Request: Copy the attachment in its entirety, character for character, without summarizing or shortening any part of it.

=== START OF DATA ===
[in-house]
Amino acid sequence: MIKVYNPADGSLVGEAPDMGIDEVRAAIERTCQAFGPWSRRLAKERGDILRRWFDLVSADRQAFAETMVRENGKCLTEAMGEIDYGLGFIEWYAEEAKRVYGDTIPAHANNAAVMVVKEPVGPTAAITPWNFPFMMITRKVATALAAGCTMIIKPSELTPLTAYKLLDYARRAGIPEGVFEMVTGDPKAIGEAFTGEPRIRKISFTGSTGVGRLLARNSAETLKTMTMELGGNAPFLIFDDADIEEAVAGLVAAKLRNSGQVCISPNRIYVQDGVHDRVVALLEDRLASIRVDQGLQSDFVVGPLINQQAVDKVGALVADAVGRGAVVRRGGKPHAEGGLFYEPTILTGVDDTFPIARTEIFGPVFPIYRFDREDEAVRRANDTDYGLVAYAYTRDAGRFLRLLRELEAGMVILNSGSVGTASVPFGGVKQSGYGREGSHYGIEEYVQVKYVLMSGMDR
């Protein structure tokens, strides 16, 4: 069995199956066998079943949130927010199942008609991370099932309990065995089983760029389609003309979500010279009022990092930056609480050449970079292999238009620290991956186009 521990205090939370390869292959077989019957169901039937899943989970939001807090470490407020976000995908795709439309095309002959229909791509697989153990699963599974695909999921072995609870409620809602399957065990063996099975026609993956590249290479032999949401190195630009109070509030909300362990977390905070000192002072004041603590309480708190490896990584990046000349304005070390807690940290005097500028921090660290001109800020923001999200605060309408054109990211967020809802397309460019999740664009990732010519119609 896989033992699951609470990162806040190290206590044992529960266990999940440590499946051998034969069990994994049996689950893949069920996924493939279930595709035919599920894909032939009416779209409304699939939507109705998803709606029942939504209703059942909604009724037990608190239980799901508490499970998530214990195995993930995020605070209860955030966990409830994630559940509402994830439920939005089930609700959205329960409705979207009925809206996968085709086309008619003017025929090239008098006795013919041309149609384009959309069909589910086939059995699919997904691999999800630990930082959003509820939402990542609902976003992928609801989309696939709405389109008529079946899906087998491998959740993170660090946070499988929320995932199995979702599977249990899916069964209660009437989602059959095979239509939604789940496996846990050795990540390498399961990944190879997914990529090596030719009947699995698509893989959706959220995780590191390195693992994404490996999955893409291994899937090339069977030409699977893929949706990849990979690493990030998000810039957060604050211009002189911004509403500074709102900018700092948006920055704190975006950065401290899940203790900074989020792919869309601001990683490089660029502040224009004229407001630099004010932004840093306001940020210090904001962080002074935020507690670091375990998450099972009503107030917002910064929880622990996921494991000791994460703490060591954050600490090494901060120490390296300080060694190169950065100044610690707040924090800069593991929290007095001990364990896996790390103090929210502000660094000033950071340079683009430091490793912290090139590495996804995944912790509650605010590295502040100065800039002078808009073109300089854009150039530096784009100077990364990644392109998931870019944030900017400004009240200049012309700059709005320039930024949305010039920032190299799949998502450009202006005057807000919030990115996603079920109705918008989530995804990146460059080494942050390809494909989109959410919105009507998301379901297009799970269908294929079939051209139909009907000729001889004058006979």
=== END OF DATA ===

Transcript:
[in-house]
Amino acid sequence: MIKVYNPADGSLVGEAPDMGIDEVRAAIERTCQAFGPWSRRLAKERGDILRRWFDLVSADRQAFAETMVRENGKCLTEAMGEIDYGLGFIEWYAEEAKRVYGDTIPAHANNAAVMVVKEPVGPTAAITPWNFPFMMITRKVATALAAGCTMIIKPSELTPLTAYKLLDYARRAGIPEGVFEMVTGDPKAIGEAFTGEPRIRKISFTGSTGVGRLLARNSAETLKTMTMELGGNAPFLIFDDADIEEAVAGLVAAKLRNSGQVCISPNRIYVQDGVHDRVVALLEDRLASIRVDQGLQSDFVVGPLINQQAVDKVGALVADAVGRGAVVRRGGKPHAEGGLFYEPTILTGVDDTFPIARTEIFGPVFPIYRFDREDEAVRRANDTDYGLVAYAYTRDAGRFLRLLRELEAGMVILNSGSVGTASVPFGGVKQSGYGREGSHYGIEEYVQVKYVLMSGMDR
């Protein structure tokens, strides 16, 4: 069995199956066998079943949130927010199942008609991370099932309990065995089983760029389609003309979500010279009022990092930056609480050449970079292999238009620290991956186009 521990205090939370390869292959077989019957169901039937899943989970939001807090470490407020976000995908795709439309095309002959229909791509697989153990699963599974695909999921072995609870409620809602399957065990063996099975026609993956590249290479032999949401190195630009109070509030909300362990977390905070000192002072004041603590309480708190490896990584990046000349304005070390807690940290005097500028921090660290001109800020923001999200605060309408054109990211967020809802397309460019999740664009990732010519119609 896989033992699951609470990162806040190290206590044992529960266990999940440590499946051998034969069990994994049996689950893949069920996924493939279930595709035919599920894909032939009416779209409304699939939507109705998803709606029942939504209703059942909604009724037990608190239980799901508490499970998530214990195995993930995020605070209860955030966990409830994630559940509402994830439920939005089930609700959205329960409705979207009925809206996968085709086309008619003017025929090239008098006795013919041309149609384009959309069909589910086939059995699919997904691999999800630990930082959003509820939402990542609902976003992928609801989309696939709405389109008529079946899906087998491998959740993170660090946070499988929320995932199995979702599977249990899916069964209660009437989602059959095979239509939604789940496996846990050795990540390498399961990944190879997914990529090596030719009947699995698509893989959706959220995780590191390195693992994404490996999955893409291994899937090339069977030409699977893929949706990849990979690493990030998000810039957060604050211009002189911004509403500074709102900018700092948006920055704190975006950065401290899940203790900074989020792919869309601001990683490089660029502040224009004229407001630099004010932004840093306001940020210090904001962080002074935020507690670091375990998450099972009503107030917002910064929880622990996921494991000791994460703490060591954050600490090494901060120490390296300080060694190169950065100044610690707040924090800069593991929290007095001990364990896996790390103090929210502000660094000033950071340079683009430091490793912290090139590495996804995944912790509650605010590295502040100065800039002078808009073109300089854009150039530096784009100077990364990644392109998931870019944030900017400004009240200049012309700059709005320039930024949305010039920032190299799949998502450009202006005057807000919030990115996603079920109705918008989530995804990146460059080494942050390809494909989109959410919105009507998301379901297009799970269908294929079939051209139909009907000729001889004058006979």